I had a passionate discussion on the phone this morning with my friend Tom G (in LA). He asked me when I would stop defending the Democrats and admit that they are wrong because they seem incapable of bringing about the kind of healthcare reform he advocates.
I don't think we ever got to exactly what his version of the best way to bring universal healthcare to our fellow citizens would be. But my side of the discussion was that if the kinds of changes that are already in the proposed healthcare reform bill had come about somehow under the previous administration and/or Bush Senior's or Reagan's, Democrats, at least what some still call "liberal" Democrats and what many now call "Progressive" Democrats would have (or at least should have) been dancing in the street.
The idea that no one will be able to have their health insurance cut off if they lose their job or move from one to another or because of a "pre-existing condition" or any of the myriad other ways the insurance companies have found to deny coverage or limit it to the point of uselessness should have all Democrats, and especially the "liberals" and "progressives" very pleased.
But because the terribly labeled "public option" (it sounds like a restroom or worse) may not make it into the final bill, many so-called "liberal" and even more so-called "progressive" Democrats are acting like Hitler just invaded Poland or the details of the Holocaust have just been revealed.
Sorry, but my lifetime's experience coupled with a lifetime of reading and studying history etc. leads me to conclude that progress is progress and if that's what you're for you should rejoice in whatever progress can be made while working for more.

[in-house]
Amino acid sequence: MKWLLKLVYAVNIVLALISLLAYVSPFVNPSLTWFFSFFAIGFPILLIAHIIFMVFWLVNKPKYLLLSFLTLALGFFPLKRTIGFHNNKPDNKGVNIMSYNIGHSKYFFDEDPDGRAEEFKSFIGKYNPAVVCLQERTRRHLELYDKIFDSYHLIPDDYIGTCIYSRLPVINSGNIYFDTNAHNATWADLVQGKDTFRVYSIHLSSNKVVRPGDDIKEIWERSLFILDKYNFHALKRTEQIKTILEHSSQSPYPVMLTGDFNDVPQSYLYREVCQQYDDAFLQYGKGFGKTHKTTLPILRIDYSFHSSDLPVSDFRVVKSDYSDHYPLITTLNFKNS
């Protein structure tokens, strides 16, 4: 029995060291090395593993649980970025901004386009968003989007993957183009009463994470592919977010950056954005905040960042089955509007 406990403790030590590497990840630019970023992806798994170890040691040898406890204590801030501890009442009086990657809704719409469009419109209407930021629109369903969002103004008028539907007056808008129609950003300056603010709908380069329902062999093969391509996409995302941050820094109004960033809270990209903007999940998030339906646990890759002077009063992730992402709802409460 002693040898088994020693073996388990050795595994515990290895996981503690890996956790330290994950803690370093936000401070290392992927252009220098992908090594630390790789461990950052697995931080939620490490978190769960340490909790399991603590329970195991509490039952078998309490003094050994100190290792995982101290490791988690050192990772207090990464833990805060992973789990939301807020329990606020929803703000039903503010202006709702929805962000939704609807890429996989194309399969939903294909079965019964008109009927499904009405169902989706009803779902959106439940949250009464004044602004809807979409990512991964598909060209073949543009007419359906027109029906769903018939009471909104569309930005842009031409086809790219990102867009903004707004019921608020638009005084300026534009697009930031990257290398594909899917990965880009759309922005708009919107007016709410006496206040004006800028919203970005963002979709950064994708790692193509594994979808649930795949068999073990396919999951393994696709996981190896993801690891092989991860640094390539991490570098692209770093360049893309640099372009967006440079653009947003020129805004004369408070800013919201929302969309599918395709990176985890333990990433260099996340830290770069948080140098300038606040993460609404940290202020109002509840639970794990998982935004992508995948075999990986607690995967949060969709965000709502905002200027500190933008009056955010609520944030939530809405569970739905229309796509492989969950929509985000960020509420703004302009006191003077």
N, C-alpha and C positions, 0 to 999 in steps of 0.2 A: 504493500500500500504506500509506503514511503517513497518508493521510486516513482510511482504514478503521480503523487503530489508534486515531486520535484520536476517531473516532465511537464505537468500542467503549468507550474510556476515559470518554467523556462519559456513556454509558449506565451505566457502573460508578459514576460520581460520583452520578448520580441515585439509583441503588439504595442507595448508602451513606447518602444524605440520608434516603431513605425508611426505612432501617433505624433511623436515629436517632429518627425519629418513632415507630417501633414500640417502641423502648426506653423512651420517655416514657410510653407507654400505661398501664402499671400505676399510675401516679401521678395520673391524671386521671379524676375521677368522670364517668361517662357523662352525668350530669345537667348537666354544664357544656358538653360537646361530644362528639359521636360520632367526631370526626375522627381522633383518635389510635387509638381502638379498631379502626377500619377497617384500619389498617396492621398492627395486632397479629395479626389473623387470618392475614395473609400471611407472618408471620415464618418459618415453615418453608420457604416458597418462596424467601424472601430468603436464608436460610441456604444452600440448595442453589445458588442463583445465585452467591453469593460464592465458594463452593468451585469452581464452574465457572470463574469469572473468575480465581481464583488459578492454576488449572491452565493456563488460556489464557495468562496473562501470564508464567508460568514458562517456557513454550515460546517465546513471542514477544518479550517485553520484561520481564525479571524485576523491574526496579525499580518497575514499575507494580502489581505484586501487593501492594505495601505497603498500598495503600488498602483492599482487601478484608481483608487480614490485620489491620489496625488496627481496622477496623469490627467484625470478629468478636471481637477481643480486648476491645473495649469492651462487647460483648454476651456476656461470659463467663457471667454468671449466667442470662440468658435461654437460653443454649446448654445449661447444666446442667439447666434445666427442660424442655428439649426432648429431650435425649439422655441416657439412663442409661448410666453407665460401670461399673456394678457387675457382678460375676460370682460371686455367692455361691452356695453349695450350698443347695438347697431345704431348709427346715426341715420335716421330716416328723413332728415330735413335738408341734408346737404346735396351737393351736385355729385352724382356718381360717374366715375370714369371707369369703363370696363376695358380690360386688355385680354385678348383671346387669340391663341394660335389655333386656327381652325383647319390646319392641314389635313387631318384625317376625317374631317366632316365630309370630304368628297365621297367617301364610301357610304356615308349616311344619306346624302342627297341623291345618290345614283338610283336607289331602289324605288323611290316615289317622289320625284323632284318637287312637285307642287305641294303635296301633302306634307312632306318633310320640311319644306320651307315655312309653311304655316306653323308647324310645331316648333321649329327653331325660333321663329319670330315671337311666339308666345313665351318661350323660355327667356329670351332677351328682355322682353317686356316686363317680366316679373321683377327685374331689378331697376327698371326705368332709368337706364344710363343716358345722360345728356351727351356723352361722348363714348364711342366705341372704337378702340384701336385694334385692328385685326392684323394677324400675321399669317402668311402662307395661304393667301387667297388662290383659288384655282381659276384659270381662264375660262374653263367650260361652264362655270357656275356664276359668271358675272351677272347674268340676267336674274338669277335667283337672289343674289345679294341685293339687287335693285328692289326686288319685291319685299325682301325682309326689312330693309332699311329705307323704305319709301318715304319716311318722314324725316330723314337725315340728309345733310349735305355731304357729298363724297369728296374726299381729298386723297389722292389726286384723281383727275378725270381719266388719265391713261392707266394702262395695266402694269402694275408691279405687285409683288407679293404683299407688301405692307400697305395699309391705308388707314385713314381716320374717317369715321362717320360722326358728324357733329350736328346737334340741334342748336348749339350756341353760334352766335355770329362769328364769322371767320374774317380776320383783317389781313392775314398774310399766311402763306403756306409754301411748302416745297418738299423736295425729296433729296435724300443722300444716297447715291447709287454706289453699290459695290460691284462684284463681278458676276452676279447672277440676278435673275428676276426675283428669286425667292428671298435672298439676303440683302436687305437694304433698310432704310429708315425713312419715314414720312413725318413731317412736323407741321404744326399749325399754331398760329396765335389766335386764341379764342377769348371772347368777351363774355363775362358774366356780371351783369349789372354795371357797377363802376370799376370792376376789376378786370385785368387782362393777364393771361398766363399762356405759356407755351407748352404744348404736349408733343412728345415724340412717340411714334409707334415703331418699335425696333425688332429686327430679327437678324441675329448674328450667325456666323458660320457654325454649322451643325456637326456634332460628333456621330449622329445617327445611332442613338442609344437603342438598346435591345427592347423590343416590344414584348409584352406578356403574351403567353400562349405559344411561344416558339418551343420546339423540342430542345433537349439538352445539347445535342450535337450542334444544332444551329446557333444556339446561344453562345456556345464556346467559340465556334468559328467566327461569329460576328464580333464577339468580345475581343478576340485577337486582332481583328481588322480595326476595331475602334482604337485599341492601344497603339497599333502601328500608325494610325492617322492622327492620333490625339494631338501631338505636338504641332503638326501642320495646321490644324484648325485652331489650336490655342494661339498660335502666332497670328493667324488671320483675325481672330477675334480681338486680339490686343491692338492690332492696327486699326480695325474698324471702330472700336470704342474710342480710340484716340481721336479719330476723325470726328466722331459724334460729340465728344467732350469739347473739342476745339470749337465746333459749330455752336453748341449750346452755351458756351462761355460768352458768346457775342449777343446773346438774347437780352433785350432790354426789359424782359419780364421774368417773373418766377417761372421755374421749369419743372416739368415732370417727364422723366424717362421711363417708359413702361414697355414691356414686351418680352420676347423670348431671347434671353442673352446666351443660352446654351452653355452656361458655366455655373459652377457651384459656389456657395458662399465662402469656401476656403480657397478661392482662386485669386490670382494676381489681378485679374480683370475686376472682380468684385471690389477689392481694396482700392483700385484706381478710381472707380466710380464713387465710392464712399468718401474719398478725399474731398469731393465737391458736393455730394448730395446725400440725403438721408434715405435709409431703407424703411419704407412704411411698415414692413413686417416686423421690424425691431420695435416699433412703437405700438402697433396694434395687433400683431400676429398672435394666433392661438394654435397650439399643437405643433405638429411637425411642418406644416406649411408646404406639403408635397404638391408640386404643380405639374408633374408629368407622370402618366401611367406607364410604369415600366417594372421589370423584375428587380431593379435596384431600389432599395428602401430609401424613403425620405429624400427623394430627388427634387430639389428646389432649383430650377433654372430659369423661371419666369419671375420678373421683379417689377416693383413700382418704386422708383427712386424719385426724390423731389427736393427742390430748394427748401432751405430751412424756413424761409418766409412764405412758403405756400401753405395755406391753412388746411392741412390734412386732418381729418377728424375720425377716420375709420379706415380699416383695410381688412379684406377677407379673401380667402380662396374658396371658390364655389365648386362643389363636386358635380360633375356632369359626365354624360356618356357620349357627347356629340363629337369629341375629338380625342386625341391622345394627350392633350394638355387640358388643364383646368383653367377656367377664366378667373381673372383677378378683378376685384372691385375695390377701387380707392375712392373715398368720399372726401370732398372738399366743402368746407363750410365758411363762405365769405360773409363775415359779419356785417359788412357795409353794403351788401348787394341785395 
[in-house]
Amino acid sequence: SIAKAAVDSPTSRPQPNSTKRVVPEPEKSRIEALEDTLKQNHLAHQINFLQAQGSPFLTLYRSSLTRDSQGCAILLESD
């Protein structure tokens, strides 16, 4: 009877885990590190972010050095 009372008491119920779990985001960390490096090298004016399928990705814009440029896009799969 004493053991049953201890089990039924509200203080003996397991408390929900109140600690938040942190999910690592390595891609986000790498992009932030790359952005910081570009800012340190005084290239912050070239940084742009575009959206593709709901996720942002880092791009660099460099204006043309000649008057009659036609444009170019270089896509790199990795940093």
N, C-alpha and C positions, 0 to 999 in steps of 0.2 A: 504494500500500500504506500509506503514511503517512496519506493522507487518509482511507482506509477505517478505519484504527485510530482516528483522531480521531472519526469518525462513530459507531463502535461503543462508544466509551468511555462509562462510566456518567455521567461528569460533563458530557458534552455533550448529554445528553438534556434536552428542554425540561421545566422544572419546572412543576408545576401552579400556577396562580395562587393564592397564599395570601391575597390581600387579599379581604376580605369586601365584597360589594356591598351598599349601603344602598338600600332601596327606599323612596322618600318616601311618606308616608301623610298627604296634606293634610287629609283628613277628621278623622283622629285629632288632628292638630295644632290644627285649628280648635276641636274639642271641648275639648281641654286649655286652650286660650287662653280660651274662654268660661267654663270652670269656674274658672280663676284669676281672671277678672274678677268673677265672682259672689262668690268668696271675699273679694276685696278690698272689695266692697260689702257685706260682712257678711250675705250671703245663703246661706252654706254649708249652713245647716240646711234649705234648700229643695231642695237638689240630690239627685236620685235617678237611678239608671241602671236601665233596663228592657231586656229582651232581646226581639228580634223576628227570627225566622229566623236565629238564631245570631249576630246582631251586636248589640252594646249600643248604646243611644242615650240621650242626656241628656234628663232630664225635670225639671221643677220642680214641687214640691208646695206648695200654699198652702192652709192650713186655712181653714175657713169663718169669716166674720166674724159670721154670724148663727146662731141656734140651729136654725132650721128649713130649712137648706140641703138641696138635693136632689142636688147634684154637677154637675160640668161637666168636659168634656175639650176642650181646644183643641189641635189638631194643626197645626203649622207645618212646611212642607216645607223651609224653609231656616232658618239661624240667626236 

When I was young I wanted change to be instantaneous and I joined movements that pushed for change to come faster and more universally in Civil Rights and later in stopping the clearly senseless (especially in retrospect for those not there at the time or not informed enough to realize) war in Viet Nam, and for equal rights for women and for people not as easily defined in terms of gender and for people whose attractions were for the same gender as their own and etc.
I also fought and worked for more democracy, more equality and more transparency on every level. In some cases those struggles brought about real change that may have come much more slowly or not at all if there hadn't been those of us fighting for those changes.
But, they still didn't come overnight, even if in some cases it seemed like it. The struggle for equal rights for women is formally over a century old and informally it's been going on for far longer. And ditto for many other changes. In some areas, there seems to be no turning back, and then, unfortunately, some segments of humanity do (slavery, racial and gender discrimination and oppression, etc.).
The point is, those who become impatient and leave the fight for change through legal and democratic means—in order to try and force change through violence, or drop out of the struggle entirely because change isn't occurring fast enough—only contribute to the backward trend in whatever areas they were struggling for progress in.